The first of these stories should interest the do-it-yourselfers who like to tinker and perform their own computer repairs. It concerns the Surface Pro. This new Windows 8-based tablet proved so popular that one of its configurations sold out literally within hours. If you purchased one and you like to open up your own hardware, you could be looking at a world of hurt: iFixit, a website known for doing a full tear-down of electronic devices, gave it their worst repairability score ever: a 1 out of a possible 10.
In their disassembly notes, iFixit noted a large amount of adhesive involved in holding both the screen and the battery in place. “We don’t understand the point of heavily-glued batteries. That kind of planned obsolescence is completely unnecessary,” iFixit observed. They also encountered literally scores of screws holding the various parts of the Surface Pro together – over 90 at final count, in fact. “Unless you perform the opening procedure 100 percent correctly, chances are you’ll shear one of the four cables surrounding the display perimeter,” the site states in its conclusion to the teardown.
The message here seems clear: if you’re looking for a laptop or tablet that’s easy to get into, either for repairs or upgrading, you should consider looking elsewhere. It could save you a lot of heartache down the road.
The second item concerns a very different piece of hardware: the Xbox 360. And it’s not the issue of at-home tinkering that’s taken up, but rather the whole paradigm of the device. Nat Brown, a former Microsoft engineer who worked on the original Xbox back in 1999, believes the company’s current console strategy is at best misguided, and at worst, has clearly lost its way. In a blog post on the topic, he describes it as “painful to watch.”
Brown’s complaint isn’t so much with where Microsoft was planning to go with the Xbox, but how they have been getting there in the past five years. “Coasting on past momentum. Failing to innovate and failing to capitalize on innovations like Kinect…A complete lack of tactical versus strategic understanding of the long game of the living room,” he blasts.
To be clear, Brown explains, “My gripe, my head-smack, is not that the broader content/entertainment business isn’t where you want to go with a living-room-connected device. It absolutely is…My gripe is that, as usual, Microsoft has jumped its own shark and is out stomping through the weeds planning and talking about far-flung future strategies in interactive television and original programming partnerships with big dying media companies when their core product, their home town is on fire, their soldiers, their developers, are tired and deserting, and their supply-lines are broken.”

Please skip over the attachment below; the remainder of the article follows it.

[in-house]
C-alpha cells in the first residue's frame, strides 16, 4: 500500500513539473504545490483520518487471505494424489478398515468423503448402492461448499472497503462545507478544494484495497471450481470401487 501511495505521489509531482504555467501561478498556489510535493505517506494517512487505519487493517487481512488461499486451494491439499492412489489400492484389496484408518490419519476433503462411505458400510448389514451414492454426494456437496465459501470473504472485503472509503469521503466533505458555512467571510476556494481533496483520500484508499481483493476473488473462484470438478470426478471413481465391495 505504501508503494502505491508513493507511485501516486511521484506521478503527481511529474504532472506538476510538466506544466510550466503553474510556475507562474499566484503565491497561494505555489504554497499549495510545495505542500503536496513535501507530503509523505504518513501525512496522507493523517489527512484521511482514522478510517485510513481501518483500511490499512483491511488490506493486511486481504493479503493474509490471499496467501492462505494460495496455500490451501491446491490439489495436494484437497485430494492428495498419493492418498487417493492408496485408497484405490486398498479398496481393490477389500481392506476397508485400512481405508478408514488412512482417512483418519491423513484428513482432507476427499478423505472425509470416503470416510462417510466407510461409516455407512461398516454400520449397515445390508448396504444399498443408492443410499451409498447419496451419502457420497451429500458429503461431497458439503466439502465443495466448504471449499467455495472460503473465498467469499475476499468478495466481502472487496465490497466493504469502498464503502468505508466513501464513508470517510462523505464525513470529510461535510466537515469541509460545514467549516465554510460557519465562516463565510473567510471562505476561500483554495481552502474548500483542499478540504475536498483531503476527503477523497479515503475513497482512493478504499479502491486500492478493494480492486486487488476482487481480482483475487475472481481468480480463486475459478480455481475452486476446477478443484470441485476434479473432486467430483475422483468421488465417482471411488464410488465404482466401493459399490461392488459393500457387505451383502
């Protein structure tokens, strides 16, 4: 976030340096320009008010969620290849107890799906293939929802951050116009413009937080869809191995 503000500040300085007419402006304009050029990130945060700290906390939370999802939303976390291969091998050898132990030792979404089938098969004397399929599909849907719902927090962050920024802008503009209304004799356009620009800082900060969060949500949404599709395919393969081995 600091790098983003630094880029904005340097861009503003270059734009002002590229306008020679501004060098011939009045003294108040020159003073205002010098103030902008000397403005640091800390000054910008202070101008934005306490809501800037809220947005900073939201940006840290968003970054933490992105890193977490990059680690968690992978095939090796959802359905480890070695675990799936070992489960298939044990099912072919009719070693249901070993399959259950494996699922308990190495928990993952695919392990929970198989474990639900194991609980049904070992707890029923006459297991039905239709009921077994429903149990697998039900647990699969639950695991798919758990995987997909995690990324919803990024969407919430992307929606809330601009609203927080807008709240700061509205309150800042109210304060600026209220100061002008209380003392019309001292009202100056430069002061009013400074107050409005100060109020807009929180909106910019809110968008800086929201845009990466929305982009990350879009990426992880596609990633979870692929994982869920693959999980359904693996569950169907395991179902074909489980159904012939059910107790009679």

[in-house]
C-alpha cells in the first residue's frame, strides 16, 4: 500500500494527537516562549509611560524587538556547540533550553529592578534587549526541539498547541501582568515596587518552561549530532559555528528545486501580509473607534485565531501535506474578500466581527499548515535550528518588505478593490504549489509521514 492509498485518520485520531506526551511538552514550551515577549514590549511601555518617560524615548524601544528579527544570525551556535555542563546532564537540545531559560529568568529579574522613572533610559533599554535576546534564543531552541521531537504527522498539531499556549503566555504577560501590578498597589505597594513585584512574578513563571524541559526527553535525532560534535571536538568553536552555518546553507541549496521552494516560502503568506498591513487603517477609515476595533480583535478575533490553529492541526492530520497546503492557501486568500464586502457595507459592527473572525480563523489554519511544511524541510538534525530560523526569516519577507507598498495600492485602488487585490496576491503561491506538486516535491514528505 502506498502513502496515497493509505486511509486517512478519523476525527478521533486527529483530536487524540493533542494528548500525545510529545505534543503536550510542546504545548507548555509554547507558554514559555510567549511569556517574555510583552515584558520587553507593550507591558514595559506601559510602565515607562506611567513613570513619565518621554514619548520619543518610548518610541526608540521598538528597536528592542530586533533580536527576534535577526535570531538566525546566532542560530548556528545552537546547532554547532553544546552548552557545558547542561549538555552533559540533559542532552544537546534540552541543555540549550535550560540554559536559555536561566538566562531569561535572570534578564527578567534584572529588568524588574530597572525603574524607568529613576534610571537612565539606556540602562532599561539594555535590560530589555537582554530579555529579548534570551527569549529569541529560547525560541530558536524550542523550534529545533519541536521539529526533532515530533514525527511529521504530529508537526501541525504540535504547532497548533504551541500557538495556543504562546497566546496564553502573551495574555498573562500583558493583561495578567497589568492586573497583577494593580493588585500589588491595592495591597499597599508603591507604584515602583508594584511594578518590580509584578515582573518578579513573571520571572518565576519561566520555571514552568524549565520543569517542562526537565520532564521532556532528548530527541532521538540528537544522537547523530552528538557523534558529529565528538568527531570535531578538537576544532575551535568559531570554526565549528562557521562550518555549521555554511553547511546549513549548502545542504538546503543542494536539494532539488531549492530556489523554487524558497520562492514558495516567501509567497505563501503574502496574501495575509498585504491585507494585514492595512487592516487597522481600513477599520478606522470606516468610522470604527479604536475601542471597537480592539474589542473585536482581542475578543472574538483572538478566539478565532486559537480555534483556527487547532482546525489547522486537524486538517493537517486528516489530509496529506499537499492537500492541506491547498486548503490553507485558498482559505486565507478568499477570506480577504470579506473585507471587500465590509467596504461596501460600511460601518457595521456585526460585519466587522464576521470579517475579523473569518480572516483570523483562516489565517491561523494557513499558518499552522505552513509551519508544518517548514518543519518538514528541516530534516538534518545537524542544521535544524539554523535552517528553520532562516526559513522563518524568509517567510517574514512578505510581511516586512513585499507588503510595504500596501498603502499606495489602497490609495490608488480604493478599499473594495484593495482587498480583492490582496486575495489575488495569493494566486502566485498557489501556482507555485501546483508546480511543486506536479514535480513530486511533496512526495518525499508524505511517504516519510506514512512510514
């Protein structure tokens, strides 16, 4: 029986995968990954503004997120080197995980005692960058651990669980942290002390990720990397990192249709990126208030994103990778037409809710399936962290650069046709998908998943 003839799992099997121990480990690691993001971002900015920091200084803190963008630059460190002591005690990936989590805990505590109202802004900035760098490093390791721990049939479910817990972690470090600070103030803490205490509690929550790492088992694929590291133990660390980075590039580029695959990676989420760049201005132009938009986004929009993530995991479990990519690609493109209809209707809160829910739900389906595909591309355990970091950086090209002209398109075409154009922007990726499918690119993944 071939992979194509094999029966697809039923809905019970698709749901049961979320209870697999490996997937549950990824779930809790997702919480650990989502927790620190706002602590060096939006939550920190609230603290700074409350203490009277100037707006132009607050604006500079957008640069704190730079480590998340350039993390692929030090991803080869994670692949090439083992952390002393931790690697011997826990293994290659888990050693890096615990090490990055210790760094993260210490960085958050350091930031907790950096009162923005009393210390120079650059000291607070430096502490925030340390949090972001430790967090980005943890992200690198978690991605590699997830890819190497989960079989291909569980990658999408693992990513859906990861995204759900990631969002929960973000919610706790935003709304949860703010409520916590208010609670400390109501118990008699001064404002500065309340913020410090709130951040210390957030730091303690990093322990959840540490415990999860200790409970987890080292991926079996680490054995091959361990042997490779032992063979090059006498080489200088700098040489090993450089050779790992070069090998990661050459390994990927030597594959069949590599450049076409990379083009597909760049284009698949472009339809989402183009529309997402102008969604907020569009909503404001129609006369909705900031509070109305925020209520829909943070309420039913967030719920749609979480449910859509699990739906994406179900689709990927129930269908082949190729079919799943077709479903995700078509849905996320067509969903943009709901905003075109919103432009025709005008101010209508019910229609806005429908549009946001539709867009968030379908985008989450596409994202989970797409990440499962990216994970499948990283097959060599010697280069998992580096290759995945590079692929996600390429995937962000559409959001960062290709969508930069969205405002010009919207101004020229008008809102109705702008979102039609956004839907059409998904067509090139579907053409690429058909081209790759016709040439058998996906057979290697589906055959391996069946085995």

Brown goes on to say that the Xbox’s main problem is that it doesn’t have any way for small developers to sell non-disc-based content through to the device’s base of customers. “Why can’t I write a game for xBox tomorrow using $100 worth of tools and my existing Windows laptop and test it on my home xBox or at my friends’ houses?” he demands to know. “Why can’t I then distribute it digitally in a decent online store, give up a 30% cut and strike it rich if it’s a great game, like I can for Android, for iPhone, or for iPad?” This failure to execute properly, according to Brown, has lost the software giant an entire generation of indie developers who will go on to building the next great thing for some other company’s devices.
Brown also blasts the user interface, showing screen shots of a number of annoying and confusing messages that users of the Xbox are likely to see. He also notes that users often must wait quite some time before they can play a game just for the content to load: “You don’t turn on your xBox to play a game quickly – it takes multiple minutes to load, flow through its splash screens, and then get you playing. It doesn’t surprise me that most people spend more time watching videos or listening to music on xBox, because it takes to long to…wait for games to load.”
These two stories taken together show that Microsoft is doing a disservice to a certain segment of their customer base: the do-it-yourselfers, the hardcore gamers, the indie game publishers. They may not be the vast majority, but they help with the “buzz” around any particular platform, adding independent innovation to the mix. Not playing to the spark of vitality they add to a platform leads to a dimmer future. With Microsoft facing real competition from Apple, Google, and others, the software giant should not be alienating this group.